College of the Sciences Information
Administration and Organization
Tim Englund, PhD (Dean Hall, room 130)
Mike Harrod (Dean Hall, room 130)
Martha Kurtz, PhD (Dean Hall, room 130)
Brad Weekly, development officer
Velma Henry, administrative assistant
Cindy Klein, fiscal specialist
Janis Orthmann, administrative assistant
Colleen Falconer, program coordinator
Dannica Price, event coordinator
Mail Stop 7519
The College of the Sciences (COTS) is comprised of 13 departments and 12 interdisciplinary programs representing disciplines in the behavioral, natural, and social sciences, and mathematics. The departments and programs of the college offer undergraduate baccalaureate degrees, master’s degrees, minors that supplement other degree programs, and a comprehensive range of service coursework. As an essential part of its mission, the college offers an extensive general education curriculum. The departments play a major role in Central’s Teacher Certification Programs, offering bachelors and master’s degrees for students preparing to be secondary teachers and providing coursework in educational foundations and discipline-specific content and methods.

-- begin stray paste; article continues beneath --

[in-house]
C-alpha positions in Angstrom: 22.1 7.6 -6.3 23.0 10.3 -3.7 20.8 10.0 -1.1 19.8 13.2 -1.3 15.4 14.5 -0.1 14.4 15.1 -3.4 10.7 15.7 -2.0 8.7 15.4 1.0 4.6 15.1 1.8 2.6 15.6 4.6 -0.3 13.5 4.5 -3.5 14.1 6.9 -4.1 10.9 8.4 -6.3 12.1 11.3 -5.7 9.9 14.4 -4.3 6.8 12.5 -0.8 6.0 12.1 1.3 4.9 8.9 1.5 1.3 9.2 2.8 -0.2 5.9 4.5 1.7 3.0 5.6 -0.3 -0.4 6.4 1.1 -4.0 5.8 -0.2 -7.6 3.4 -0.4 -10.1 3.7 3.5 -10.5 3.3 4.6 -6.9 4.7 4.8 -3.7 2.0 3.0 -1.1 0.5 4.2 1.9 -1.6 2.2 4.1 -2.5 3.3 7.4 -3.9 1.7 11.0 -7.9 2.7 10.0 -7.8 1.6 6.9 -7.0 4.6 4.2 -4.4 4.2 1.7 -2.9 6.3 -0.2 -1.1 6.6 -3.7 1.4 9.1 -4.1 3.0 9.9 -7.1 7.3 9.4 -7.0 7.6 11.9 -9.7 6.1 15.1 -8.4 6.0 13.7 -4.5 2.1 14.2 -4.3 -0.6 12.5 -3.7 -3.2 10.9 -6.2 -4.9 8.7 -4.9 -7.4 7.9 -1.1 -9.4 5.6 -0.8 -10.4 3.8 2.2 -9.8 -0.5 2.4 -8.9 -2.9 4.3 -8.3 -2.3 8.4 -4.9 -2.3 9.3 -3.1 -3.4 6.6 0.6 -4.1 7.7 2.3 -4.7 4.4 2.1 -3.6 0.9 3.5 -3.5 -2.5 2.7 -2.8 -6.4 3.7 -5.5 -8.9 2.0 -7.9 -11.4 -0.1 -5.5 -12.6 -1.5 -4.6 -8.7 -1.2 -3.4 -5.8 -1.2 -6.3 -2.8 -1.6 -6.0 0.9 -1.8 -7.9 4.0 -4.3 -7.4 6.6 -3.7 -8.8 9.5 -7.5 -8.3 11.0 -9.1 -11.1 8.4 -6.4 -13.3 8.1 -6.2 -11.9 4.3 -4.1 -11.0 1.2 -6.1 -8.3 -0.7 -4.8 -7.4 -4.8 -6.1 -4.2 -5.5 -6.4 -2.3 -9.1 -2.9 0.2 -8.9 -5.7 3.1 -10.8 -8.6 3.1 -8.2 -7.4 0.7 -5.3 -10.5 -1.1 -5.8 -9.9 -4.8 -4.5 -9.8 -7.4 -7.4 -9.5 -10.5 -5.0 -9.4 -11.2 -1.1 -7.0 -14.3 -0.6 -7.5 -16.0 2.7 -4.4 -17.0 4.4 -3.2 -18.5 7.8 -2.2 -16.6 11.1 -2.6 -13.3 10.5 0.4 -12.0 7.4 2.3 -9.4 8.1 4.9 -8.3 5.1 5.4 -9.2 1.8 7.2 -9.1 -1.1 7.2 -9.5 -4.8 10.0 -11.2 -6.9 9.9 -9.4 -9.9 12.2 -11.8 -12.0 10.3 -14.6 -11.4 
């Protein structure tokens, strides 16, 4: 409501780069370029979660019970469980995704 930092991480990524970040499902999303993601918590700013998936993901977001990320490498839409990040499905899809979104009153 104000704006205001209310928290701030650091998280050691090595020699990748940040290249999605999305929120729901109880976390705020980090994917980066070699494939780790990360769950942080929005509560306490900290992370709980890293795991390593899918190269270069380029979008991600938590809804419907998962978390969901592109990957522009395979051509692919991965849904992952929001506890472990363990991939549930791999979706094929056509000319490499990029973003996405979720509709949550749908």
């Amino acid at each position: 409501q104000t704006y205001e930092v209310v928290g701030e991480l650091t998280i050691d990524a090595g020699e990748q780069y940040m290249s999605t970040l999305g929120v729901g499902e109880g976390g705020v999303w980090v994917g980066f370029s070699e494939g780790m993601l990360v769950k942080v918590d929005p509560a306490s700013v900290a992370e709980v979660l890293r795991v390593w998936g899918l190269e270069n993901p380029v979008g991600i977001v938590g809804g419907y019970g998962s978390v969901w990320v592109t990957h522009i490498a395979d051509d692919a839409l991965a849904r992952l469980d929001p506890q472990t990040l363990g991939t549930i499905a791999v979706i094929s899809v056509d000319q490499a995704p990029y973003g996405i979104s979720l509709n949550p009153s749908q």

Departments within the college are committed to teaching excellence, active engagement by faculty in research, scholarship and professional service activities, student involvement in research, community service, and employing practical applications of academic specializations.